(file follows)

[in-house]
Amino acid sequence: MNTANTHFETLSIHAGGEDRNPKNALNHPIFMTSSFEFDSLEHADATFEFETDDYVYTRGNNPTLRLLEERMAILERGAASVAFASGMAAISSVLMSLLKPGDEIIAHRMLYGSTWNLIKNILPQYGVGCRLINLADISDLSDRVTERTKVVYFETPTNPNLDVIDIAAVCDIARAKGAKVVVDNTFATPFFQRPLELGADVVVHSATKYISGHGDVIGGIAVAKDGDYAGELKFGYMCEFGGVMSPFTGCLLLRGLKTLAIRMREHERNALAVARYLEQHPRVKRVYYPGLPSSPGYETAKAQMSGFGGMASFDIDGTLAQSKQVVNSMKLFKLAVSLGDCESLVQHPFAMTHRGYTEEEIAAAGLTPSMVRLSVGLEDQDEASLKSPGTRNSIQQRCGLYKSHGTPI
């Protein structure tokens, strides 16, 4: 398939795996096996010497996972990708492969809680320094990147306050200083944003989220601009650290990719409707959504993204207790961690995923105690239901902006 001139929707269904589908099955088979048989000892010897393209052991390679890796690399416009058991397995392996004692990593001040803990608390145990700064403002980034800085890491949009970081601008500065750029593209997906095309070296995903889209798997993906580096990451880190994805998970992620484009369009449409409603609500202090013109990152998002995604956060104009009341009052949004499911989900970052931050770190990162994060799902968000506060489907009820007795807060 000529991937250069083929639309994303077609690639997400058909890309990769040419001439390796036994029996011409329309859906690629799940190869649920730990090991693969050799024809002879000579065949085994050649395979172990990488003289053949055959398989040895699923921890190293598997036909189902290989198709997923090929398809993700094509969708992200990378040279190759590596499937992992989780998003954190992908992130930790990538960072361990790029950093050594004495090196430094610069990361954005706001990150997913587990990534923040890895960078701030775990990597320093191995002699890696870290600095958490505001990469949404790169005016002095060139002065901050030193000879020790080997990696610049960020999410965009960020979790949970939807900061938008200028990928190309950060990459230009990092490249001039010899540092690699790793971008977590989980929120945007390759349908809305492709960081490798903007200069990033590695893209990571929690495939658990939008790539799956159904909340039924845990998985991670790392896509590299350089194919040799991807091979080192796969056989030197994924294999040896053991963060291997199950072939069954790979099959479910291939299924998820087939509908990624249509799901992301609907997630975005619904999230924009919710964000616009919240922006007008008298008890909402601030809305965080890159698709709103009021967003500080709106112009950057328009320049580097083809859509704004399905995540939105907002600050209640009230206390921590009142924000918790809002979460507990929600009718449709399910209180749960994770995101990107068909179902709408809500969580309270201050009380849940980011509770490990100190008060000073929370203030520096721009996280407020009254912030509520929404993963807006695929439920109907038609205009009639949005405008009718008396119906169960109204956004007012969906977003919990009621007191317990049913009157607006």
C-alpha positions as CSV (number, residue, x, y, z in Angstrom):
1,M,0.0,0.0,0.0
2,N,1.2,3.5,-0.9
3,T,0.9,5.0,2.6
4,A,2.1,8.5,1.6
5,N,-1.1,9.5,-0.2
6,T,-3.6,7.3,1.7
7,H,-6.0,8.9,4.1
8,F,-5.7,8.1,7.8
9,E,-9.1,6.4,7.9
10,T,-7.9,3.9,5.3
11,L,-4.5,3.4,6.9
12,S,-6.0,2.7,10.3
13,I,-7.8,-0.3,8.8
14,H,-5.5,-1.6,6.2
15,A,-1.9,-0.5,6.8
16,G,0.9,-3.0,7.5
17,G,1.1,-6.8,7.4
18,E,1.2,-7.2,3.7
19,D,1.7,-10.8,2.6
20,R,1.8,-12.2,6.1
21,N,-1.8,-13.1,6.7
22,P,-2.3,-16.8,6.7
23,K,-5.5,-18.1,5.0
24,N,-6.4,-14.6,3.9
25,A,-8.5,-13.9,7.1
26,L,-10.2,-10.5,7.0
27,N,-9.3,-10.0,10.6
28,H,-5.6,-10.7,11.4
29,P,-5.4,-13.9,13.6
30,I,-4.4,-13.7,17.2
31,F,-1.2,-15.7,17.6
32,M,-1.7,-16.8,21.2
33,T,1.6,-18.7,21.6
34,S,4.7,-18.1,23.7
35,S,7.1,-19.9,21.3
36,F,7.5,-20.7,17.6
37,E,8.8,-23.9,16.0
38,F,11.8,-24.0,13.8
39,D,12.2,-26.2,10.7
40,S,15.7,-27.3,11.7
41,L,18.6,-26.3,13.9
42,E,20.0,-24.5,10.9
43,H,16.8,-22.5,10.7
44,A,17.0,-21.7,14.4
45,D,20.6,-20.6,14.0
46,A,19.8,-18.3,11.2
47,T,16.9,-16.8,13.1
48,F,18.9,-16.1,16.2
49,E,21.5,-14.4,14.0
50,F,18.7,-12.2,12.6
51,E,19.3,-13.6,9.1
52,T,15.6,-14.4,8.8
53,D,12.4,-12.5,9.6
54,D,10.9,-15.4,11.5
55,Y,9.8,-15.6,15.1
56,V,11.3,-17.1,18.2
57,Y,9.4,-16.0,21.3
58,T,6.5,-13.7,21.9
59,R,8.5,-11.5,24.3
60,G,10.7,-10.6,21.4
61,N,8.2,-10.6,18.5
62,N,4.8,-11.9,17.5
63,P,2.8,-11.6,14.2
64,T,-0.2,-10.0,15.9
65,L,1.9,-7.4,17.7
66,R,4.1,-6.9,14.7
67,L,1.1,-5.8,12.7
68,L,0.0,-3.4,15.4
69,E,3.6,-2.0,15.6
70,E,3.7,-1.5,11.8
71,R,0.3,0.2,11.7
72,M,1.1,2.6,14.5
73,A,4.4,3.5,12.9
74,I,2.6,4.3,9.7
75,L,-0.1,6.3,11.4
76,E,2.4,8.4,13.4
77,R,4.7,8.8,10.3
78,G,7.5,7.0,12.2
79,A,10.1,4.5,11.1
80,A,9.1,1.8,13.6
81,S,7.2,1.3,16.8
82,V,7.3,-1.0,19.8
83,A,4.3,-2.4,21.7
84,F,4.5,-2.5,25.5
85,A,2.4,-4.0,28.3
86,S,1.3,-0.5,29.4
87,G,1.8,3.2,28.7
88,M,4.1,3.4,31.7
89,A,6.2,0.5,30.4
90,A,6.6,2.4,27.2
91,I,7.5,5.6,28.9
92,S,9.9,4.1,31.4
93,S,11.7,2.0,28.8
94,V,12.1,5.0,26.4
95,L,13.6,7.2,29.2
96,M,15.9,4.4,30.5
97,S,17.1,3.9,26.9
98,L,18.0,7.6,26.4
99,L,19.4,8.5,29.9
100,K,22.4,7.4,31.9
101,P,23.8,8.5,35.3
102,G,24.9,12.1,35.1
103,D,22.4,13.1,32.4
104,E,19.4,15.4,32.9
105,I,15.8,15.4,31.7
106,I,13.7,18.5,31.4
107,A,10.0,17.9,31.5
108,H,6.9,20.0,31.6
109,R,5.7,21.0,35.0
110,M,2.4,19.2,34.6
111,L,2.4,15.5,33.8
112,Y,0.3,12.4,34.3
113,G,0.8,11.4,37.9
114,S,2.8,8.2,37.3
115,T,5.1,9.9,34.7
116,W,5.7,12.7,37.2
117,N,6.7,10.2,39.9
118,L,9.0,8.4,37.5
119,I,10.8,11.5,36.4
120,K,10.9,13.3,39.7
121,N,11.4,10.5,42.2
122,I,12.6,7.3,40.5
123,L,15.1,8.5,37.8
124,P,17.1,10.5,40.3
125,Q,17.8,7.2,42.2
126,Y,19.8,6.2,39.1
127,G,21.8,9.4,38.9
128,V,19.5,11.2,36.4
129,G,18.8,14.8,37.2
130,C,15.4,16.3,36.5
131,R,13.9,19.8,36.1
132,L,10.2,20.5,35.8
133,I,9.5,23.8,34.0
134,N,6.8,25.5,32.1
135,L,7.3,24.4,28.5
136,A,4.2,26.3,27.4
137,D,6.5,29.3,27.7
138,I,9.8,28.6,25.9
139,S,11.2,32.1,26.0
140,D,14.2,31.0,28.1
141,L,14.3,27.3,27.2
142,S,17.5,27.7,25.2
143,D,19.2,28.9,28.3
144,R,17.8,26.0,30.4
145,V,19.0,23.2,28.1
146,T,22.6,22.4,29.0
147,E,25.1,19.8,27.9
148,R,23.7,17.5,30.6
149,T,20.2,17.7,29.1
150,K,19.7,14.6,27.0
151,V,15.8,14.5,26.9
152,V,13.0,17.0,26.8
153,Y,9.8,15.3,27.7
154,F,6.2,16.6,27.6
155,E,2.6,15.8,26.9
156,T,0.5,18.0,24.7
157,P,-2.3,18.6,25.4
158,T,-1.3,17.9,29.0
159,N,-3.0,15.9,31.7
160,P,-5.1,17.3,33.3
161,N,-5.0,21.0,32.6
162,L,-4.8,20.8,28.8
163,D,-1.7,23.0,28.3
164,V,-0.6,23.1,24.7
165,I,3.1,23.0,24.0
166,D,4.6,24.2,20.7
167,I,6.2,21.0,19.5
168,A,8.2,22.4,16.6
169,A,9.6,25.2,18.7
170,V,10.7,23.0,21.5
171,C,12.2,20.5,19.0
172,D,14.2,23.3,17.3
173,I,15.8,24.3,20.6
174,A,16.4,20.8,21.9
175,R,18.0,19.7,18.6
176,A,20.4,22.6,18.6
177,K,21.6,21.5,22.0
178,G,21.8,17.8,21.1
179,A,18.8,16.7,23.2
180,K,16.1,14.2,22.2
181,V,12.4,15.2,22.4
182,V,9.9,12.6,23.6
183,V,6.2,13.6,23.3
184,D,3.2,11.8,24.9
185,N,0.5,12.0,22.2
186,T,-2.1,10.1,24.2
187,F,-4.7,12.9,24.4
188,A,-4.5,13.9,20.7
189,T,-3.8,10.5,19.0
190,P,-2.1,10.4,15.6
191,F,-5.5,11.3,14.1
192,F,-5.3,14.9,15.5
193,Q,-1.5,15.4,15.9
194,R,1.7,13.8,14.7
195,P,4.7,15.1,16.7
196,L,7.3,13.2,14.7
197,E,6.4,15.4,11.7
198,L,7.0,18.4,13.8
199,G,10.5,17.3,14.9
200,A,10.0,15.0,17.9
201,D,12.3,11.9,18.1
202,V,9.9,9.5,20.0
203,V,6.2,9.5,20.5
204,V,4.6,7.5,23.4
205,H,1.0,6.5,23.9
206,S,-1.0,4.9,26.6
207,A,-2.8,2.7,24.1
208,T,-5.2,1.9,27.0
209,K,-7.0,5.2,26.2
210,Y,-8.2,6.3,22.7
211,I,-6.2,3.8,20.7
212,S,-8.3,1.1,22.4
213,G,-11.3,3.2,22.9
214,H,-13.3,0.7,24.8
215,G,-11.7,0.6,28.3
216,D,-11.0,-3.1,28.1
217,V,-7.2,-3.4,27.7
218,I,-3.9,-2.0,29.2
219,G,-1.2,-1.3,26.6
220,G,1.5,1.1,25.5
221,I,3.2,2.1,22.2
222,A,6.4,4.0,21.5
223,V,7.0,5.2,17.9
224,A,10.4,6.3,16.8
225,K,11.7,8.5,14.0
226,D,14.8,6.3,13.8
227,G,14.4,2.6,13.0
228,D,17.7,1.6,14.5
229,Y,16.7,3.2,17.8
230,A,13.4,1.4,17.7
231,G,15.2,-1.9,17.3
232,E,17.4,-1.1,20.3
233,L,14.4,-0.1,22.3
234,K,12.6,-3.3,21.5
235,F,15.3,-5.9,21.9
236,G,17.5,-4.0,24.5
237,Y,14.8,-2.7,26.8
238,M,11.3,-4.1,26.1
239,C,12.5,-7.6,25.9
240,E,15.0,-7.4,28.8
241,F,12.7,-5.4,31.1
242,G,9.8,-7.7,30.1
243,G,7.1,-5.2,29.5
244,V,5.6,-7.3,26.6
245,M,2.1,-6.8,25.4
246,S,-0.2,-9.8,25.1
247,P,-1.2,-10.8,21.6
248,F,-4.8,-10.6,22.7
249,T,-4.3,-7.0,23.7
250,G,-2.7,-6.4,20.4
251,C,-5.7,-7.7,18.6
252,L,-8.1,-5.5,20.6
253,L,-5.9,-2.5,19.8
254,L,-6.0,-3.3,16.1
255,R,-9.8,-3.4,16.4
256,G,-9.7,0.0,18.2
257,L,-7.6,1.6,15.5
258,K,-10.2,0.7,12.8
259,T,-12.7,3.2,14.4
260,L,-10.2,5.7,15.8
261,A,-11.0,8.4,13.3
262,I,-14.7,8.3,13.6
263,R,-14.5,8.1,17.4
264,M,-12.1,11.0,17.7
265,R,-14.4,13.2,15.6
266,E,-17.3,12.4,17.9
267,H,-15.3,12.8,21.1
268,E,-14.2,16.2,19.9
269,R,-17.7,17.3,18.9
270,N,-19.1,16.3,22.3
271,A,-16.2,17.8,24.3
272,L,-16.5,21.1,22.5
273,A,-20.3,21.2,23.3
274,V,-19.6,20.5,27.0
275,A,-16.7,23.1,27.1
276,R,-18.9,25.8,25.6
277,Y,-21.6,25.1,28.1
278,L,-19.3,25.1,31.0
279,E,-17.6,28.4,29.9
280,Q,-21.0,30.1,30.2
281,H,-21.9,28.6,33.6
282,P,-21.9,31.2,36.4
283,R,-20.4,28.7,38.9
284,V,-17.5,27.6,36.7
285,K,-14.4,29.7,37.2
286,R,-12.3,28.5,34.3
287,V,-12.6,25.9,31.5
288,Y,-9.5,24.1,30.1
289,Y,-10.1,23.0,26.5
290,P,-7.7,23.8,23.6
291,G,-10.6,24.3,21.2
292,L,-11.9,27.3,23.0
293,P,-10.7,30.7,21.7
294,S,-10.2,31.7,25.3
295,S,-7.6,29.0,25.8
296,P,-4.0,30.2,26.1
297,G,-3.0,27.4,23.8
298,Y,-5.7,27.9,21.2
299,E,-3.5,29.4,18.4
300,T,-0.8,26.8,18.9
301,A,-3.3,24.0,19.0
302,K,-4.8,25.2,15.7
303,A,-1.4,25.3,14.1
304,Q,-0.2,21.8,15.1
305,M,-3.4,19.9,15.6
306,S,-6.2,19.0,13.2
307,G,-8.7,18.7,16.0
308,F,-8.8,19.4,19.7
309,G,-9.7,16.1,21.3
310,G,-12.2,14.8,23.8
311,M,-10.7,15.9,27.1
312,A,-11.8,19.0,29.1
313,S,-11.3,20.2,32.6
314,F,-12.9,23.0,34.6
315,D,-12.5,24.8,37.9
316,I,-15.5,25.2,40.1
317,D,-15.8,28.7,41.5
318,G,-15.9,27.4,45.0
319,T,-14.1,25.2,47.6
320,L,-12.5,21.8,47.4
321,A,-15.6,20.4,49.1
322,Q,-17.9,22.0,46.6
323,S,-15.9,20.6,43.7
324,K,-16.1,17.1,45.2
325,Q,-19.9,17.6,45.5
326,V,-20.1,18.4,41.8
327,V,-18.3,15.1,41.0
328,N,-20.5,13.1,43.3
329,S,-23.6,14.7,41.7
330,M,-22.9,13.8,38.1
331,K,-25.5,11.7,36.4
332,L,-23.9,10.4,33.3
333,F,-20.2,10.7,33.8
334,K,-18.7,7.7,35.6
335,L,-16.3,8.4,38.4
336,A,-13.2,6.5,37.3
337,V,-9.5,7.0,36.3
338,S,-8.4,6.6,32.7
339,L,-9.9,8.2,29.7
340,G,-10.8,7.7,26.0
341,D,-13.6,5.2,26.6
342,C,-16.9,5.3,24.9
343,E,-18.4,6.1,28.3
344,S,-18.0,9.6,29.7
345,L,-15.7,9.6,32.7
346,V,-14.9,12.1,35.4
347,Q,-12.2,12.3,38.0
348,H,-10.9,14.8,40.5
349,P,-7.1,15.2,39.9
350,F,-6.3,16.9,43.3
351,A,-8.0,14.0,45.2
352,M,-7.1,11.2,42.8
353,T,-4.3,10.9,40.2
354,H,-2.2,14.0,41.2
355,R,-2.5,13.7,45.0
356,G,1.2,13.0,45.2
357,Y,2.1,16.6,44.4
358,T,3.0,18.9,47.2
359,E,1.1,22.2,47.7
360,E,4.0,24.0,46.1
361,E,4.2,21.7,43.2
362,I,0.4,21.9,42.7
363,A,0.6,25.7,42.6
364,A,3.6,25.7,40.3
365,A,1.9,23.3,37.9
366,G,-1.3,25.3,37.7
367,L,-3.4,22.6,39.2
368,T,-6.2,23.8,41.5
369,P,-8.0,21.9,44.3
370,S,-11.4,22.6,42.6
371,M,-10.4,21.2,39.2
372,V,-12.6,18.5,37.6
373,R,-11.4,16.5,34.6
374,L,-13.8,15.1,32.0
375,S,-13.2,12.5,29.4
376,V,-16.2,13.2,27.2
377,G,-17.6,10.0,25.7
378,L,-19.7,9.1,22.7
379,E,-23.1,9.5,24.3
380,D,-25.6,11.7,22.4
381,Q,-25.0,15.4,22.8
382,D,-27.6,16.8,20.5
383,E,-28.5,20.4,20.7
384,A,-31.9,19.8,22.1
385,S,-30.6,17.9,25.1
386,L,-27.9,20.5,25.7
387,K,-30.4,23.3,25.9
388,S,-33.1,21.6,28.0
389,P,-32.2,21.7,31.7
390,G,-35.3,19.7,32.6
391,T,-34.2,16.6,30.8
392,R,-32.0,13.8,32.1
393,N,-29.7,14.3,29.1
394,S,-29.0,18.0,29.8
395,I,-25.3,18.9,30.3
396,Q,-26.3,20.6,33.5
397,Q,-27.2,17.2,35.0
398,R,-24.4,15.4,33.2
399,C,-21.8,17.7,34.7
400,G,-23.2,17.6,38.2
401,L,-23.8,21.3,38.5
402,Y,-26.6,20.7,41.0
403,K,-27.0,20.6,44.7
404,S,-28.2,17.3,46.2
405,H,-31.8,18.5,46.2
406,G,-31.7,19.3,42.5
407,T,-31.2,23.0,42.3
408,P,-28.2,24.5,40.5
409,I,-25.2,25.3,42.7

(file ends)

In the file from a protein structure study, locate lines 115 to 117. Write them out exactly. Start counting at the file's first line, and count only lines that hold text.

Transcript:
111,L,2.4,15.5,33.8
112,Y,0.3,12.4,34.3
113,G,0.8,11.4,37.9